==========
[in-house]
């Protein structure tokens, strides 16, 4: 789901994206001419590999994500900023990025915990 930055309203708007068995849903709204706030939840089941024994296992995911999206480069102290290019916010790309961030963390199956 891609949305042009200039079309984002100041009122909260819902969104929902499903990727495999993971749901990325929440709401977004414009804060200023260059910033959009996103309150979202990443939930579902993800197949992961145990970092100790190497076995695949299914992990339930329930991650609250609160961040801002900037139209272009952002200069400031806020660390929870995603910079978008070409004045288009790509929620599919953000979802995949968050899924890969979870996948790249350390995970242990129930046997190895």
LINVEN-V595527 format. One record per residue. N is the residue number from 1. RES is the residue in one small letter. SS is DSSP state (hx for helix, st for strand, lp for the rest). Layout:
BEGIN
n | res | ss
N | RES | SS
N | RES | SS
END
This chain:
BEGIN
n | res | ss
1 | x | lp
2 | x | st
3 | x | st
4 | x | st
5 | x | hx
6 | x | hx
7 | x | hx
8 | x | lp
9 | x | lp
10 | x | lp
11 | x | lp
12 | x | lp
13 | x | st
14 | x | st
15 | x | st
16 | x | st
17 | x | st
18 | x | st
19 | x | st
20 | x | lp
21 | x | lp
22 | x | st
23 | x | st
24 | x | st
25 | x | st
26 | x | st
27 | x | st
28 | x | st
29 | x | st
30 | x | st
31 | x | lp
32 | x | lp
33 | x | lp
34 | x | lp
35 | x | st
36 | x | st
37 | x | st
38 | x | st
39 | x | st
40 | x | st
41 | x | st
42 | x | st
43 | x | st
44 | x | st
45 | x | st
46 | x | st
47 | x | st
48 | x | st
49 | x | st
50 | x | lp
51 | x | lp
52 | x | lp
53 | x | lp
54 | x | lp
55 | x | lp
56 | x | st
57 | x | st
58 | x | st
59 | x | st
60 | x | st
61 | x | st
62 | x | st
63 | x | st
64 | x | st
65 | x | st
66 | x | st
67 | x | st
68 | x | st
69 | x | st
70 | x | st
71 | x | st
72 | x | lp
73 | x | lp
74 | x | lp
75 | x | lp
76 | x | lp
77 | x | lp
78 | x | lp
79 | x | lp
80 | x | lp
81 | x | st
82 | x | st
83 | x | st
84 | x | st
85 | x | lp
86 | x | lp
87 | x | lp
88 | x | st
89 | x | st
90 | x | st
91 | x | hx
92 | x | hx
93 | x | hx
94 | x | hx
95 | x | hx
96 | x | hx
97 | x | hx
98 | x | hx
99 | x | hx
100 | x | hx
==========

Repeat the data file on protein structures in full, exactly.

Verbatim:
[in-house]
């Protein structure tokens, strides 16, 4: 789901994206001419590999994500900023990025915990 930055309203708007068995849903709204706030939840089941024994296992995911999206480069102290290019916010790309961030963390199956 891609949305042009200039079309984002100041009122909260819902969104929902499903990727495999993971749901990325929440709401977004414009804060200023260059910033959009996103309150979202990443939930579902993800197949992961145990970092100790190497076995695949299914992990339930329930991650609250609160961040801002900037139209272009952002200069400031806020660390929870995603910079978008070409004045288009790509929620599919953000979802995949968050899924890969979870996948790249350390995970242990129930046997190895």
LINVEN-V595527 format. One record per residue. N is the residue number from 1. RES is the residue in one small letter. SS is DSSP state (hx for helix, st for strand, lp for the rest). Layout:
BEGIN
n | res | ss
N | RES | SS
N | RES | SS
END
This chain:
BEGIN
n | res | ss
1 | x | lp
2 | x | st
3 | x | st
4 | x | st
5 | x | hx
6 | x | hx
7 | x | hx
8 | x | lp
9 | x | lp
10 | x | lp
11 | x | lp
12 | x | lp
13 | x | st
14 | x | st
15 | x | st
16 | x | st
17 | x | st
18 | x | st
19 | x | st
20 | x | lp
21 | x | lp
22 | x | st
23 | x | st
24 | x | st
25 | x | st
26 | x | st
27 | x | st
28 | x | st
29 | x | st
30 | x | st
31 | x | lp
32 | x | lp
33 | x | lp
34 | x | lp
35 | x | st
36 | x | st
37 | x | st
38 | x | st
39 | x | st
40 | x | st
41 | x | st
42 | x | st
43 | x | st
44 | x | st
45 | x | st
46 | x | st
47 | x | st
48 | x | st
49 | x | st
50 | x | lp
51 | x | lp
52 | x | lp
53 | x | lp
54 | x | lp
55 | x | lp
56 | x | st
57 | x | st
58 | x | st
59 | x | st
60 | x | st
61 | x | st
62 | x | st
63 | x | st
64 | x | st
65 | x | st
66 | x | st
67 | x | st
68 | x | st
69 | x | st
70 | x | st
71 | x | st
72 | x | lp
73 | x | lp
74 | x | lp
75 | x | lp
76 | x | lp
77 | x | lp
78 | x | lp
79 | x | lp
80 | x | lp
81 | x | st
82 | x | st
83 | x | st
84 | x | st
85 | x | lp
86 | x | lp
87 | x | lp
88 | x | st
89 | x | st
90 | x | st
91 | x | hx
92 | x | hx
93 | x | hx
94 | x | hx
95 | x | hx
96 | x | hx
97 | x | hx
98 | x | hx
99 | x | hx
100 | x | hx